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Surgery residency curriculum examination scores predict future American Board of Surgery in-training examination performance. J Surg Educ 2014;71(5):743-7



Pubmed ID




Scopus ID

2-s2.0-84906054304   8 Citations


IMPORTANCE: A protected block curriculum (PBC) with postcurriculum examinations for all surgical residents has been provided to assure coverage of core curricular topics. Biannual assessment of resident competency will soon be required by the Next Accreditation System.

OBJECTIVE: To identify opportunities for early medical knowledge assessment and interventions, we examined whether performance in postcurriculum multiple-choice examinations (PCEs) is predictive of performance in the American Board of Surgery In-Training Examination (ABSITE) and clinical service competency assessments.

DESIGN: Retrospective single-institutional education research study.

SETTING: Academic general surgery residency program.

PARTICIPANTS: A total of 49 surgical residents.

INTERVENTION: Data for PGY1 and PGY2 residents participating in the 2008 to 2012 PBC are included. Each resident completed 6 PCEs during each year.

MAIN OUTCOME MEASURES: The results of 6 examinations were correlated to percentage-correct ABSITE scores and clinical assessments based on the 6 Accreditation Council for Graduate Medical Education core competencies. Individual ABSITE performance was compared between PGY1 and PGY2. Statistical analysis included multivariate linear regression and bivariate Pearson correlations.

RESULTS: A total of 49 residents completed the PGY1 PBC and 36 completed the PGY2 curriculum. Linear regression analysis of percentage-correct ABSITE and PCE scores demonstrated a statistically significant correlation between the PGY1 PCE 1 score and the subsequent PGY1 ABSITE score (p = 0.037, β = 0.299). Similarly, the PGY2 PCE 1 score predicted performance in the PGY2 ABSITE (p = 0.015, β = 0.383). The ABSITE scores correlated between PGY1 and PGY2 with statistical significance, r = 0.675, p = 0.001. Performance on the 6 Accreditation Council for Graduate Medical Education core competencies correlated between PGY1 and PGY2, r = 0.729, p = 0.001, but did not correlate with PCE scores during either years.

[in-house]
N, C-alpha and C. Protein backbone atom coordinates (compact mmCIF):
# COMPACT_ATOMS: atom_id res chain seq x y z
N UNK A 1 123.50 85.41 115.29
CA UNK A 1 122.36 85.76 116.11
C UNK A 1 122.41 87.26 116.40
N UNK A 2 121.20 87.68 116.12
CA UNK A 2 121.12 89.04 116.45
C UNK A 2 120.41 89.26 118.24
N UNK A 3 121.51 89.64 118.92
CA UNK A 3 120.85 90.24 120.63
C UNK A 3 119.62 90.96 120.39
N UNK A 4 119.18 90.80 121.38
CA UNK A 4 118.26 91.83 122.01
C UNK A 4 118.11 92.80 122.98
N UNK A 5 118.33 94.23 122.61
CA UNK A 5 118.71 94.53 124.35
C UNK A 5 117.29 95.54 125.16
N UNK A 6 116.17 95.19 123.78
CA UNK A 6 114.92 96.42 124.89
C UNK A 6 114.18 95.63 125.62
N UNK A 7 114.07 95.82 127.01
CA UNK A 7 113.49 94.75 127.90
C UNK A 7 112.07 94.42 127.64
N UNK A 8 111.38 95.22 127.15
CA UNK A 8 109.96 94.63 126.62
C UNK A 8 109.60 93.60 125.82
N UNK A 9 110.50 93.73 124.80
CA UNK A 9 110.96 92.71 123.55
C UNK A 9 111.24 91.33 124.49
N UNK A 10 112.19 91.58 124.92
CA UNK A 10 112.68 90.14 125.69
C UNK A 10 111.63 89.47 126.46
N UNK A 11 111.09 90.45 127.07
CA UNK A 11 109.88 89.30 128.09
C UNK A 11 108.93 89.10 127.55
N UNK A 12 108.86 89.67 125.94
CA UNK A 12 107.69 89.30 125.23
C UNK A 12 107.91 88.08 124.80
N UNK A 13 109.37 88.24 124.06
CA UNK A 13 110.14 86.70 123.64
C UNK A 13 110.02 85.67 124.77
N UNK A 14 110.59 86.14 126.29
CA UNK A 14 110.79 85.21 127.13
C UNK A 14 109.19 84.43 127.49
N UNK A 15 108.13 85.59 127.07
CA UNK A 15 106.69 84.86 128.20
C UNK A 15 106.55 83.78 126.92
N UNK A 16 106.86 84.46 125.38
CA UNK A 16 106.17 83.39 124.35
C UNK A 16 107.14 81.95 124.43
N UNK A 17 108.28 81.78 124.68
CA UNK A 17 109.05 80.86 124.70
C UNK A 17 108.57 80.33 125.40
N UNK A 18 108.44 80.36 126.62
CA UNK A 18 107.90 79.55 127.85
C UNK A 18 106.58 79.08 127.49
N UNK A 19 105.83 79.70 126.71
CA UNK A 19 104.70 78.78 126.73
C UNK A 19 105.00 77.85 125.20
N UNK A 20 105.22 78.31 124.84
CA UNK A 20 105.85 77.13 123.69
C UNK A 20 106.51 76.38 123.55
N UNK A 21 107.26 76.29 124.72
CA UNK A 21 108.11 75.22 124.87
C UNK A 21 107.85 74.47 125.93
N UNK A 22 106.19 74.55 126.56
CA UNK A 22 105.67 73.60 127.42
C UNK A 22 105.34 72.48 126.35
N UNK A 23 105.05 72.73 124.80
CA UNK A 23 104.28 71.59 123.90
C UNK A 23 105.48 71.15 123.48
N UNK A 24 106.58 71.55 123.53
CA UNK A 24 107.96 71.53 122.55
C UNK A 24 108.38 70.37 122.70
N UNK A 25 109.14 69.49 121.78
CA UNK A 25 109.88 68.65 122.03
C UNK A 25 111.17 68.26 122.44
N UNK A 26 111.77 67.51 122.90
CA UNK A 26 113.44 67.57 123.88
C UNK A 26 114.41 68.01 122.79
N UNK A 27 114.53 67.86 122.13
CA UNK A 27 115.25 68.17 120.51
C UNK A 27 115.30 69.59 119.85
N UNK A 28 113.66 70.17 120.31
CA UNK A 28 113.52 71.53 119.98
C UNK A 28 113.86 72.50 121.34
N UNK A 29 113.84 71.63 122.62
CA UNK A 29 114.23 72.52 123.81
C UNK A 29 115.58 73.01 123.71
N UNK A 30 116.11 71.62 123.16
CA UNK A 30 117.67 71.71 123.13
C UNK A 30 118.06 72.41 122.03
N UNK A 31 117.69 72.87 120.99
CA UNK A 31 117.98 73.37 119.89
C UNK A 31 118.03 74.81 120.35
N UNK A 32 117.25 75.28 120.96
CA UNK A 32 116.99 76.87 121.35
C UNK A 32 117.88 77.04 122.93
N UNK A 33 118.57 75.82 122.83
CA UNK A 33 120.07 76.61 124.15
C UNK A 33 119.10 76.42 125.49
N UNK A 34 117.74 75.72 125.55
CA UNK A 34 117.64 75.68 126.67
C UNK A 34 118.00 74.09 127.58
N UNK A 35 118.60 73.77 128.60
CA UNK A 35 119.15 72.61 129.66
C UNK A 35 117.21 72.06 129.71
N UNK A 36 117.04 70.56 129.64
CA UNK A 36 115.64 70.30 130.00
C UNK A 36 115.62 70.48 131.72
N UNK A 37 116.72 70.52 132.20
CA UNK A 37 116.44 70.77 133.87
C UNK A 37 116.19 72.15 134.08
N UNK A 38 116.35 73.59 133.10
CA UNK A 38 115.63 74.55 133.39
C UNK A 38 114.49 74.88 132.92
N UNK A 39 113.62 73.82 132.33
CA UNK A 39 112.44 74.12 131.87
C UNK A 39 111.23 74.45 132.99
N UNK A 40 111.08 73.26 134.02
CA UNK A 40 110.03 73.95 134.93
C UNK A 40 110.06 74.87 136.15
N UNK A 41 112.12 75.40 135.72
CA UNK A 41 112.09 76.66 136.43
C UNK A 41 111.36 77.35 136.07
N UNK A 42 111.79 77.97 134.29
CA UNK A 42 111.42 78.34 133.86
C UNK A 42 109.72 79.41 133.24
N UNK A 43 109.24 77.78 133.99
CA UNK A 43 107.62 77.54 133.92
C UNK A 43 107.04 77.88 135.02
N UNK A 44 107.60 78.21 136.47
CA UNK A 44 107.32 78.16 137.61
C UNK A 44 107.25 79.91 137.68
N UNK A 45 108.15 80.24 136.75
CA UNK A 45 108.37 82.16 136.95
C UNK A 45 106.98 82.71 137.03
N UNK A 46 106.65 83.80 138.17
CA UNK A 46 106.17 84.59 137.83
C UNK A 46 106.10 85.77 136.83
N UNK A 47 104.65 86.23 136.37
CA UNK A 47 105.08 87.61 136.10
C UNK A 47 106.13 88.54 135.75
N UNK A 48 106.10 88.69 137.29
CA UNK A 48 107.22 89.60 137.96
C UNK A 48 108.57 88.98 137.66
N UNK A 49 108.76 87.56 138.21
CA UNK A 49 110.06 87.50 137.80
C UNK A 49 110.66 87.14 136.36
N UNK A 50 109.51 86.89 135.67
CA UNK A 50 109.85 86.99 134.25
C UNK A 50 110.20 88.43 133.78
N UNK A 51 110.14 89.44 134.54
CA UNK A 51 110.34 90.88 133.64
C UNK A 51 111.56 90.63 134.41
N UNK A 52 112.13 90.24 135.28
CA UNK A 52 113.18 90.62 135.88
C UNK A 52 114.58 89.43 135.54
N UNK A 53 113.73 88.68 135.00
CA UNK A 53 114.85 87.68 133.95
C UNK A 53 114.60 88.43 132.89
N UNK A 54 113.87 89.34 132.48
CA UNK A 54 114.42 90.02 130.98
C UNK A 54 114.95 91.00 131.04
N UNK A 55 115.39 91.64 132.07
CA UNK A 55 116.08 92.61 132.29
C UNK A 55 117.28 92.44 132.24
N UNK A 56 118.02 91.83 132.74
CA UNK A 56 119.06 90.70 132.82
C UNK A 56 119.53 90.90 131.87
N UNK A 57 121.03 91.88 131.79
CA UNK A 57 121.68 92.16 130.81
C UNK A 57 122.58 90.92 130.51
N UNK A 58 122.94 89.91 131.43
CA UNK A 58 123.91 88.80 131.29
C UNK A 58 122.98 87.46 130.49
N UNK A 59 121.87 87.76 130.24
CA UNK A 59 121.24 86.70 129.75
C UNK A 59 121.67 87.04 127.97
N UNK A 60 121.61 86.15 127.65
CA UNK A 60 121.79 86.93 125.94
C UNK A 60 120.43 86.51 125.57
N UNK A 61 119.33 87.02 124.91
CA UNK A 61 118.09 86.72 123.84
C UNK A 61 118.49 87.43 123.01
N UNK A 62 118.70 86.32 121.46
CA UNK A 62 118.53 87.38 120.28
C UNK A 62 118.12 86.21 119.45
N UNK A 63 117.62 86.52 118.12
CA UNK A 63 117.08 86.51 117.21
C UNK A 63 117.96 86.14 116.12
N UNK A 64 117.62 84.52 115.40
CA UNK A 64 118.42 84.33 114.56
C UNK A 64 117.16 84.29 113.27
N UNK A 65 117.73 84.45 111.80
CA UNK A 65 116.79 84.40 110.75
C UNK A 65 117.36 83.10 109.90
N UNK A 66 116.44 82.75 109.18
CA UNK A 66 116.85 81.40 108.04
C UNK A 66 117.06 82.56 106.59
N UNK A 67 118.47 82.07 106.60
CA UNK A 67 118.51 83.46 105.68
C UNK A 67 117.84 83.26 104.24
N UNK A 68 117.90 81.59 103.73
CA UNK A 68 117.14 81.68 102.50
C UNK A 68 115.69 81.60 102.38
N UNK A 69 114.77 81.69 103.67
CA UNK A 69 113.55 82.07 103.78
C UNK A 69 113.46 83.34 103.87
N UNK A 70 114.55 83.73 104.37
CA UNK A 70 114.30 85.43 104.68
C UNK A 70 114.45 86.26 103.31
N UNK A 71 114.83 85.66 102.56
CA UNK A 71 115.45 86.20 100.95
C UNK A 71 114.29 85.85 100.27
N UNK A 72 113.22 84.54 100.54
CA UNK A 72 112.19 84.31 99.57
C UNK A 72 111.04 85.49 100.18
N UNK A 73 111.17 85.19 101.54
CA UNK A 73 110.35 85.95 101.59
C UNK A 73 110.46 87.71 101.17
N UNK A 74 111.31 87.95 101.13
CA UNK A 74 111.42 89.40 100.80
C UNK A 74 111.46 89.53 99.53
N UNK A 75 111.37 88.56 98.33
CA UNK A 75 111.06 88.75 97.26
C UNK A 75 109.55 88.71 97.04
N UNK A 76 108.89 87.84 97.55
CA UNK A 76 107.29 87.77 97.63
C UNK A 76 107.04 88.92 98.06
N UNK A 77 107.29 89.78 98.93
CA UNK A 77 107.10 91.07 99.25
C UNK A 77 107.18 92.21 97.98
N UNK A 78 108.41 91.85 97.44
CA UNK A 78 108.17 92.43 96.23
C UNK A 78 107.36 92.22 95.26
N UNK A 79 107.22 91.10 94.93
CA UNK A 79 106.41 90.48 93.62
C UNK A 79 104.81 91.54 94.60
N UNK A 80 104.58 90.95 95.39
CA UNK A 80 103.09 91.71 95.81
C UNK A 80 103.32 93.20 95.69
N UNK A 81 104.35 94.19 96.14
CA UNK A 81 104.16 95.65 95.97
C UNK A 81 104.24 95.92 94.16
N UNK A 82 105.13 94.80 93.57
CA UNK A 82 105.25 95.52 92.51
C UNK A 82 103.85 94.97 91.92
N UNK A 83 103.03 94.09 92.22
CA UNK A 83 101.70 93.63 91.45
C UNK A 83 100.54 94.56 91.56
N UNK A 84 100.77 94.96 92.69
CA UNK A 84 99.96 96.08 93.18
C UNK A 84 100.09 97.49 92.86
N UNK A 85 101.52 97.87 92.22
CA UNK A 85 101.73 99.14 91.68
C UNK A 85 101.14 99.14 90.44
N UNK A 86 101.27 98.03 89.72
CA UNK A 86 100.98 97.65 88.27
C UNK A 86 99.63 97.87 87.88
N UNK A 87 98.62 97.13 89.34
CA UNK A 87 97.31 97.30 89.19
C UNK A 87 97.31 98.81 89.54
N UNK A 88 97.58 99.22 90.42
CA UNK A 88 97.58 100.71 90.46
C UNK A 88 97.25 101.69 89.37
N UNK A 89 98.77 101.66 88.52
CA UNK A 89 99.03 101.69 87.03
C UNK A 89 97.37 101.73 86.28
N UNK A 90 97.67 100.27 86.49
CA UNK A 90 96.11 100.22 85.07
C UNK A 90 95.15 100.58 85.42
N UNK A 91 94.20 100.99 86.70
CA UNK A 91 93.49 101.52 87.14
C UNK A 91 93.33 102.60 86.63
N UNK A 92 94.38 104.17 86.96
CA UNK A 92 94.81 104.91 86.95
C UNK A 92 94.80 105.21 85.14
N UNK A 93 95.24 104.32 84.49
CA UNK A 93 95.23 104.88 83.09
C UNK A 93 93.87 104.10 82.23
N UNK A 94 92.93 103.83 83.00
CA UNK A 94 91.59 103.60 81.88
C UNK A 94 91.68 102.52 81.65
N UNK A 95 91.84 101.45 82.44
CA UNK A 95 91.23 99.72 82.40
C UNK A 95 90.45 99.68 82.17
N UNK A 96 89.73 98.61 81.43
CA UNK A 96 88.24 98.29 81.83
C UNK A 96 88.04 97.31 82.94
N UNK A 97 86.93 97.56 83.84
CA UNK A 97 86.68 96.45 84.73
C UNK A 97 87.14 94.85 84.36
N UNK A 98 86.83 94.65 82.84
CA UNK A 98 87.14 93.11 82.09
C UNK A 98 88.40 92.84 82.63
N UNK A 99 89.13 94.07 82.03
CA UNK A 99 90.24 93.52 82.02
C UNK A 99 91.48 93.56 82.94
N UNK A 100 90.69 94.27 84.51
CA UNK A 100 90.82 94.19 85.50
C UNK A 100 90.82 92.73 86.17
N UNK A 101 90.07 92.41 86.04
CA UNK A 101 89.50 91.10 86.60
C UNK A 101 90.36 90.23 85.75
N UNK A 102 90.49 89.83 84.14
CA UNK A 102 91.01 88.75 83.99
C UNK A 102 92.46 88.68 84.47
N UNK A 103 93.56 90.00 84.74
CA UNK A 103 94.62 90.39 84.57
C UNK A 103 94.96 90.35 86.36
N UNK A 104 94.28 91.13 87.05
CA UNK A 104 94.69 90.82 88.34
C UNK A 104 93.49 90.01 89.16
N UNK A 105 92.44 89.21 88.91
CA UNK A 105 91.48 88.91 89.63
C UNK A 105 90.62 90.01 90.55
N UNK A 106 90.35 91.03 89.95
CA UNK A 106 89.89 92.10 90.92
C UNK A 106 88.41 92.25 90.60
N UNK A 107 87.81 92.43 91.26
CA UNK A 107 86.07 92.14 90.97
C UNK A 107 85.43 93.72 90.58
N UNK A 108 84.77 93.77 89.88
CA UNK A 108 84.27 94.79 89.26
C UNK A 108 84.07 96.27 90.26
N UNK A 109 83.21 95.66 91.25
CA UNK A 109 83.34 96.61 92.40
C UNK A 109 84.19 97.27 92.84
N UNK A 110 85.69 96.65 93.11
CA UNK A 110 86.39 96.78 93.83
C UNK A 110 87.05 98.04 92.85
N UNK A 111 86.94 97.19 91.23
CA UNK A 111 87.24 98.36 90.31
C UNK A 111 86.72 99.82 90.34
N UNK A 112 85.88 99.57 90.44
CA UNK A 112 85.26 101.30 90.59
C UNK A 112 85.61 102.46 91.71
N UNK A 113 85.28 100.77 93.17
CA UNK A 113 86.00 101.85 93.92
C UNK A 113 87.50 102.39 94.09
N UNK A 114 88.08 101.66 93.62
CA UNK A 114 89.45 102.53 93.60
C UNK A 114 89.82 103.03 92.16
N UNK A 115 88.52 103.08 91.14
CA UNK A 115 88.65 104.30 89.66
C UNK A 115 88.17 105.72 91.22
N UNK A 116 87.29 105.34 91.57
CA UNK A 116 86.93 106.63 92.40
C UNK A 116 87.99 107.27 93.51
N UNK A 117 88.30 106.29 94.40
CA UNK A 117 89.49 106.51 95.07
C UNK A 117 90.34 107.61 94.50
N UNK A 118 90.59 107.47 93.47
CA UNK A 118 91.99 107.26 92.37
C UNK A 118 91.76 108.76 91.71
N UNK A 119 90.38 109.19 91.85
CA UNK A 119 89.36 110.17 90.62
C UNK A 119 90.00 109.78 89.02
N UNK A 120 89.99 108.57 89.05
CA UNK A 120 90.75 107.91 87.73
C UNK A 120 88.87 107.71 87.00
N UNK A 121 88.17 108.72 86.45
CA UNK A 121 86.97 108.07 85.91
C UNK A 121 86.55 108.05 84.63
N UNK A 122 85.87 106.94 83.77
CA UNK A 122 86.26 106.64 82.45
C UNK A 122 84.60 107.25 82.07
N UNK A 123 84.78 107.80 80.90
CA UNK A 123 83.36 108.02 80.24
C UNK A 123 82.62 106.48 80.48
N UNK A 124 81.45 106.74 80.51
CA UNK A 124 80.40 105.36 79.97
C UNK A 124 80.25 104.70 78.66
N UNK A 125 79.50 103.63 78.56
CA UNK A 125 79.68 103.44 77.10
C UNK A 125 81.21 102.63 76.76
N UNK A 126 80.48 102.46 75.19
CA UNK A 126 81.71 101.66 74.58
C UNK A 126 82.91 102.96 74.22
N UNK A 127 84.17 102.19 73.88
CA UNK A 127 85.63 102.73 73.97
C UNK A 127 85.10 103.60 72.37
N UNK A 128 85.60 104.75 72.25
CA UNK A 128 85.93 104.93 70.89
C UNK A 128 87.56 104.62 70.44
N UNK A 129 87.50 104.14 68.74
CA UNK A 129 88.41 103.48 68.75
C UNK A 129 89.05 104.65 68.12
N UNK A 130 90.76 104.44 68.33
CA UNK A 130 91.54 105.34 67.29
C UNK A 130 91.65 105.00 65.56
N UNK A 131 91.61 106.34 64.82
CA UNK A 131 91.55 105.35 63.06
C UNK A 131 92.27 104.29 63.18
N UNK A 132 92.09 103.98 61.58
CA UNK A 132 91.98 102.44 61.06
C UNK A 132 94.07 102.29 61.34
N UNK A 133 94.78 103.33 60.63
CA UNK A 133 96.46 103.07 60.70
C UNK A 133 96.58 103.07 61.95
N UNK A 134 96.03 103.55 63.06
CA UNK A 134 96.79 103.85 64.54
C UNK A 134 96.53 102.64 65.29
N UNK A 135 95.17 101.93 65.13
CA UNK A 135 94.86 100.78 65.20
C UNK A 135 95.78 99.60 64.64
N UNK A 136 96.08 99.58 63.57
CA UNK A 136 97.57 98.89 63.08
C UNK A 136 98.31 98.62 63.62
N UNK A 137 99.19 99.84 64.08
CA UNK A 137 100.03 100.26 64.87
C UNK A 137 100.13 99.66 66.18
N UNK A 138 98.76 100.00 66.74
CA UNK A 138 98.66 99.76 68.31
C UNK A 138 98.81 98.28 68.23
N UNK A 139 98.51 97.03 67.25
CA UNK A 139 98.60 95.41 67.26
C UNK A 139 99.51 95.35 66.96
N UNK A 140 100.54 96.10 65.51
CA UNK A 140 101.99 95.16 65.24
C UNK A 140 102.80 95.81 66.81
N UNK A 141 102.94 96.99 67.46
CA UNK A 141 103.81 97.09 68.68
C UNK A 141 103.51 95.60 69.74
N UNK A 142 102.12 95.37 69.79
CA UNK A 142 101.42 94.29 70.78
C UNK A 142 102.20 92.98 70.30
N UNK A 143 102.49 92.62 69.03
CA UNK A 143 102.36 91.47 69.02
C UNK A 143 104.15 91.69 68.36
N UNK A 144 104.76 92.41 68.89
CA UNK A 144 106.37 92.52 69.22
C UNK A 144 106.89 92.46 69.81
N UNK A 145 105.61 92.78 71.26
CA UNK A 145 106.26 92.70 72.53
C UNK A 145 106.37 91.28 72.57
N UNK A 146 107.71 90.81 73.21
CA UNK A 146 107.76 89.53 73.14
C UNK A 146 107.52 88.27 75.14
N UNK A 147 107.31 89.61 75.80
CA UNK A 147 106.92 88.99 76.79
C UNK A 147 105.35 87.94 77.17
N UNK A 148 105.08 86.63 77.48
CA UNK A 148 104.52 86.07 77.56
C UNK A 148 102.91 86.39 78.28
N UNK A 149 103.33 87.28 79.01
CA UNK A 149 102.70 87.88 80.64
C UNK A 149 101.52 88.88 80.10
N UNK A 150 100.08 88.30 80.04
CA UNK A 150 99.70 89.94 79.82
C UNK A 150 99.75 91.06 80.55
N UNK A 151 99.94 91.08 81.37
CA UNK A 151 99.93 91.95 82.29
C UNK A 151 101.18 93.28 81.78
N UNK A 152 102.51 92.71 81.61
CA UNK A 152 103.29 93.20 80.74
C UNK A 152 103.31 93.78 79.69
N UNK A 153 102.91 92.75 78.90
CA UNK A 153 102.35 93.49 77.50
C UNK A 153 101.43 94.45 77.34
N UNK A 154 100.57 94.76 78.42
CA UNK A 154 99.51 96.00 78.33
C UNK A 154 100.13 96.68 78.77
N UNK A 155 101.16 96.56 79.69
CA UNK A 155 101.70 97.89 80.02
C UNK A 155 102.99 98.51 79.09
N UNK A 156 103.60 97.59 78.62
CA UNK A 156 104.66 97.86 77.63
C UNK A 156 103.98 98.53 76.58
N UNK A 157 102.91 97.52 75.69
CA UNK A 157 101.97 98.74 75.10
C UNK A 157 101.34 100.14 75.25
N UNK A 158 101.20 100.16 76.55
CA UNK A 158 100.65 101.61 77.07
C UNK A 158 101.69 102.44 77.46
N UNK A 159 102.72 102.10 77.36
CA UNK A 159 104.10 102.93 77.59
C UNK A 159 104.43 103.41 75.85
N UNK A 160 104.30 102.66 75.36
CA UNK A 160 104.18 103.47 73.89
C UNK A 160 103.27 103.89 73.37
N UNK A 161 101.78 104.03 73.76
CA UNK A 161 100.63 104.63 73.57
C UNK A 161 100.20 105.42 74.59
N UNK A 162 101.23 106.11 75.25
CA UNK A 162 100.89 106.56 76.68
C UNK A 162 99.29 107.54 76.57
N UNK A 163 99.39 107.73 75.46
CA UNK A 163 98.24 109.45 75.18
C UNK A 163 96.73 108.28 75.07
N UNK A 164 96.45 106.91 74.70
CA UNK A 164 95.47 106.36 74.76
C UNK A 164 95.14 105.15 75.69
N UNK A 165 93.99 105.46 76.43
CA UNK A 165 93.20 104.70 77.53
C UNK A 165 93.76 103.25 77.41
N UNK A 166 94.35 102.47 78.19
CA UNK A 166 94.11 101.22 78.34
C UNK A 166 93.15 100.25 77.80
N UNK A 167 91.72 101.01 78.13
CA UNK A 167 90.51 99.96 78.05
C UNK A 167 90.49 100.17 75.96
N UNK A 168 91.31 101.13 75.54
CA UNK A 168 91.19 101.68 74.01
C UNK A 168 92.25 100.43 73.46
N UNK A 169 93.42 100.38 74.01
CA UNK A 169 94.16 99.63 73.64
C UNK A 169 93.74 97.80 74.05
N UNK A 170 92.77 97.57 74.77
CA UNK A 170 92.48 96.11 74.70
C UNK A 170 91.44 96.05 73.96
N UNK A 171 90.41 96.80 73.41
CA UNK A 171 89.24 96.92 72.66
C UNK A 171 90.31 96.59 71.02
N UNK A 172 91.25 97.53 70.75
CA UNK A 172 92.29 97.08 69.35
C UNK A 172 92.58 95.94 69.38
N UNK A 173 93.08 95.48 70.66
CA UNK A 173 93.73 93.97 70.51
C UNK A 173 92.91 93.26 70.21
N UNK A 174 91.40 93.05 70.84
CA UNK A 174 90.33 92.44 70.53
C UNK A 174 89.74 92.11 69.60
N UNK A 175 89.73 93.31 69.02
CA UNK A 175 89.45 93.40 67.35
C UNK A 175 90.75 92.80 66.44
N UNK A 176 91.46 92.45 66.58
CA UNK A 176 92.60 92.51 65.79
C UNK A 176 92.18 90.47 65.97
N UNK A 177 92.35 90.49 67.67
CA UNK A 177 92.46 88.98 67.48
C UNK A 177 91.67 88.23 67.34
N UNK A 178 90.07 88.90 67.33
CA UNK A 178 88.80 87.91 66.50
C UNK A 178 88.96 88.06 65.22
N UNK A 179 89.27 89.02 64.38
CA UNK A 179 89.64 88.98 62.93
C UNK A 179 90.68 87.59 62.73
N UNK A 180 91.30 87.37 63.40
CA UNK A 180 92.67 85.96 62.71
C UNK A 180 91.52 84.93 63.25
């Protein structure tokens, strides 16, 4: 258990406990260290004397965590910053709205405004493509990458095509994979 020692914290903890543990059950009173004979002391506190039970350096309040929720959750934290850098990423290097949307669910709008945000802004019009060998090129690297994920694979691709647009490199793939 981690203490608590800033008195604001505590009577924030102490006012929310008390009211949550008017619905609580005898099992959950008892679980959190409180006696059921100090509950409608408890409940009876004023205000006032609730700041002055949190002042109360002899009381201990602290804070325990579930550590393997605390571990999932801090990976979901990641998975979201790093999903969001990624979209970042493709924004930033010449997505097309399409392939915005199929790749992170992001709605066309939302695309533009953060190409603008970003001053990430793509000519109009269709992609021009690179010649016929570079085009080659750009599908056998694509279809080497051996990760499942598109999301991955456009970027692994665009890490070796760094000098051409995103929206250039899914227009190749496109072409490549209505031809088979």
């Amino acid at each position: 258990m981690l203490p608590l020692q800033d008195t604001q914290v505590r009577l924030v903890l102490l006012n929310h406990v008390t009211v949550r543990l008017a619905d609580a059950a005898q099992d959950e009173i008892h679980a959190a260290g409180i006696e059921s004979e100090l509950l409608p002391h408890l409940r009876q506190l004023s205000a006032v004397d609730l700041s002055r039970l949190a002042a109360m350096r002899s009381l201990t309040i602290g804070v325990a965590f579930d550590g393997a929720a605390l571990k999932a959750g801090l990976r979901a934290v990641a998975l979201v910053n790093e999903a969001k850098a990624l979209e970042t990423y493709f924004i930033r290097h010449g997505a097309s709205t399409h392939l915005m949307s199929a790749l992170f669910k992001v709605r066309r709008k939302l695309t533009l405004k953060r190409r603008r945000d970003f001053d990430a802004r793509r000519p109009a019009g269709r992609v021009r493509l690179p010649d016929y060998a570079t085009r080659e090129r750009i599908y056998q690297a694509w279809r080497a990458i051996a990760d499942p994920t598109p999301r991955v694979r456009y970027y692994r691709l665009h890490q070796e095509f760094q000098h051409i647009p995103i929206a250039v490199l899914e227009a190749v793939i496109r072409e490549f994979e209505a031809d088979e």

CONCLUSIONS AND RELEVANCE: Within a mature PBC, early performance in a PGY1 and PGY2 PCE is predictive of performance in the respective ABSITE. This information can be used for formative assessment and early remediation of residents who are predicted to be at risk for poor performance in the ABSITE.

Author List

Webb TP, Paul J, Treat R, Codner P, Anderson R, Redlich P


Philip N. Redlich MD, PhD Professor in the Surgery department at Medical College of Wisconsin
Robert W. Treat PhD Associate Professor in the Academic Affairs department at Medical College of Wisconsin
Travis P. Webb MD, MHPE Professor in the Surgery department at Medical College of Wisconsin

MESH terms used to index this publication - Major topics in bold

Clinical Competence
Internship and Residency
Retrospective Studies
Specialties, Surgical
Specialty Boards
United States